WASHINGTON—About 300 evangelical leaders from more than 20 states converged Wednesday at the United States Capitol to lobby Congress for comprehensive immigration reform.
The Evangelical Day of Prayer and Action on Immigration Reform drew participants, including many pastors, from around the country for a morning press conference, worship service, and more than 60 meetings with lawmakers. The long-planned event occurred hours after the Senate’s “Gang of Eight” released its 844-page plan for comprehensive immigration reform.
While the evangelical leaders stopped short of endorsing the Senate plan, which they hadn’t had time to read in full, they were optimistic that early parameters of the bill appear to be in line with what they support: keeping families together, helping the U.S. economy, strong border security, and putting the country’s 11 million illegal immigrants on a path toward citizenship.
“From what we’ve heard, it’s a good start,” said Richard Land, outgoing president of the Southern Baptist Convention’s Ethics and Religious Liberty Commission (ERLC).
Strong evangelical support for immigration reform represents a significant shift since 2007, when reform efforts languished without significant objection from the evangelical community. Pastors on Wednesday said they could no longer keep silent about an issue affecting them so directly.
“This issue has a face and a name,” said David Uth, senior pastor at First Baptist Church Orlando. Eight different language groups meet at Uth’s church every weekend.
Although the leaders didn’t want to endorse the Senate plan, they pointed to one element they like: The proposed legislation includes a 10-year path, with penalties, to earn a green card, at which point immigrants would be eligible to apply for citizenship.
“That’s not amnesty as defined in any English language dictionary,” Land said. “Anybody who continues to call it amnesty needs to take a remedial English class.”
The pastors who spoke with me said Christians are in a good position to understand grace and what it means to have a debt forgiven. They said they aren’t advocating a free pass—as opponents of immigration reform often charge—but a way for illegal immigrants to be reconciled with the law. Gabriel Salguero, president of the National Latino Evangelical Coalition made that clear, saying the group wants a balanced approach that respects the rule of law: “We’re not advocating amnesty.”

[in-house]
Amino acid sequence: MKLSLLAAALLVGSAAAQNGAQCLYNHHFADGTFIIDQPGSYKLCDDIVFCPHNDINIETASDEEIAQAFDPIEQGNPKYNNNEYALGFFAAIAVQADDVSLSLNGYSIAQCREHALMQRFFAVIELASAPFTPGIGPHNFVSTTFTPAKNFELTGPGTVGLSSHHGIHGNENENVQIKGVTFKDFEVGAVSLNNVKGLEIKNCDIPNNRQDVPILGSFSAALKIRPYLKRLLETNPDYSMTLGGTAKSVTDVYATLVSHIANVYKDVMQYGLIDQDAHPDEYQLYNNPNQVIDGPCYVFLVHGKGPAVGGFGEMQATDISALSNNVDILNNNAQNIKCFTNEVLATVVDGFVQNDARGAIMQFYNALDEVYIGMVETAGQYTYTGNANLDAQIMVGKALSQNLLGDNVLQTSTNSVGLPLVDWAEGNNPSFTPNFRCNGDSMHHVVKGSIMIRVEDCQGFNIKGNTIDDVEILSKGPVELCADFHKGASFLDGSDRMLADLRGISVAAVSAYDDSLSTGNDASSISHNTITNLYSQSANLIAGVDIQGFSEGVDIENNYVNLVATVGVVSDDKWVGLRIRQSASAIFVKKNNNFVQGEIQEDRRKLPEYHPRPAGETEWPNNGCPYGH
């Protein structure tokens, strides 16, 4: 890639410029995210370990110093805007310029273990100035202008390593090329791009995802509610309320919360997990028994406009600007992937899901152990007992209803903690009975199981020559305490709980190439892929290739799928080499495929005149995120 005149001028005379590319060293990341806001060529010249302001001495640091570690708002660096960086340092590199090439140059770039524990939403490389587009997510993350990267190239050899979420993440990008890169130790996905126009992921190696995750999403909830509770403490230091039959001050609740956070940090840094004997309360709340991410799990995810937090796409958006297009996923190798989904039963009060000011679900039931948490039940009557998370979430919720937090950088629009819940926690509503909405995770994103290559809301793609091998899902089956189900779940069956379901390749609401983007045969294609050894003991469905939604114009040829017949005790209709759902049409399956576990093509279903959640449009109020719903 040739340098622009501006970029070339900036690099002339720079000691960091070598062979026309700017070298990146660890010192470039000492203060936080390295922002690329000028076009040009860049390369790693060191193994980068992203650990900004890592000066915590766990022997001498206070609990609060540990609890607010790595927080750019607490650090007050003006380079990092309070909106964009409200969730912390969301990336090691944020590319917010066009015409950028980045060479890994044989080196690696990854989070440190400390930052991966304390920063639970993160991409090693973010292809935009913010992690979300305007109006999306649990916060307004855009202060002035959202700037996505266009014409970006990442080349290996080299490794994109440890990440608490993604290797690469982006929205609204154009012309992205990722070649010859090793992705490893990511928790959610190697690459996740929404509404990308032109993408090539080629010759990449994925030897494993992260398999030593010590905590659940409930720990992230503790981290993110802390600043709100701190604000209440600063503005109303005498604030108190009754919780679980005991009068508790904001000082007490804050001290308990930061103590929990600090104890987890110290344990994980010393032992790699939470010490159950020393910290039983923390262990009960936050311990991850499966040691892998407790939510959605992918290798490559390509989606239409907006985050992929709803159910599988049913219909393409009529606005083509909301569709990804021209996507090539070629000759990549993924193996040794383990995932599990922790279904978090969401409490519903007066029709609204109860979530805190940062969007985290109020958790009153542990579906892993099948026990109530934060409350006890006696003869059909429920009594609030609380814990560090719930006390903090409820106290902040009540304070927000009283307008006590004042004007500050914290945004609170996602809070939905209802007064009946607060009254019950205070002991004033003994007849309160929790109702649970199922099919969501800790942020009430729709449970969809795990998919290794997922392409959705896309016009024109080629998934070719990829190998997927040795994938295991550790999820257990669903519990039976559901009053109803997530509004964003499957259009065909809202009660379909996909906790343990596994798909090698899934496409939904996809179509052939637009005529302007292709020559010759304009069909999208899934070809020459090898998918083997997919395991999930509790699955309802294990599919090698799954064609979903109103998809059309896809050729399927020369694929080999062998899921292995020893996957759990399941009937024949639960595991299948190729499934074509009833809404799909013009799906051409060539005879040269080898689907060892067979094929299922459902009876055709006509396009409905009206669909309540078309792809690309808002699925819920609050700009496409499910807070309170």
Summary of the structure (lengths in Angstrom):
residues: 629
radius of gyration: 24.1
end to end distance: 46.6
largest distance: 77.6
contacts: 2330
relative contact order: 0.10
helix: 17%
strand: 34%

The Evangelical Immigration Table, a coalition of evangelical groups including the ERLC, World Relief, the National Association of Evangelicals, and others, hosted Wednesday’s event. In January, the group sent letters to President Barack Obama and members of Congress asking them to move quickly on immigration reform. At the same time, they launched the “I Was a Stranger” challenge, which encouraged church members to read one verse about immigrants per day for 40 days.
Colorado churches were among the most involved in the “I Was a Stranger” challenge. I accompanied several Colorado pastors, none of whom had ever lobbied a member of Congress on any issue, to an afternoon meeting with Republican Rep. Mike Coffman of Colorado.
Coffman, who represents areas south and east of Denver, including Aurora and Littleton, replaced anti-immigration hawk Tom Tancredo in 2009, and his immigration stance has recently softened—along with other Republicans since the party’s November losses. Scott Vermillion, pastor of Aspen Grove Community Church in Littleton, led the delegation in a prayer before entering Coffman’s office for a meeting that lasted just over 30 minutes.
Vermillion told me he was pleased at the group’s welcome and said the meeting went well: “I don’t think the role of the U.S. government is to break up the family, but to protect the core dignity of a family. I thought Congressman Coffman got that.”
Vermillion, whose Littleton church has about 200 attendees, got involved with the immigration issue when his congregation began partnering with North Littleton Promise, an outreach program to mostly at-risk immigrant children. He said the church seeks to serve the kids with both academic help and the gospel.
Land said most voters are far ahead of their elected officials on immigration reform, on which he said two-thirds of the American people agree. He noted 9 million Hispanic evangelicals reside in the United States, making up more than 15 percent of the nation’s evangelical population.
Despite the seemingly positive start to public debate, many so-called “poison pills” from special interest groups could still kill immigration reform legislation. Homosexual activists expressed public disappointment that the bill does not include a new visa for same-sex partners as part of the proposed family reunification policy, and the issue will likely resurface during the amendment process.
The Senate Judiciary Committee has scheduled a hearing on the immigration bill for Friday.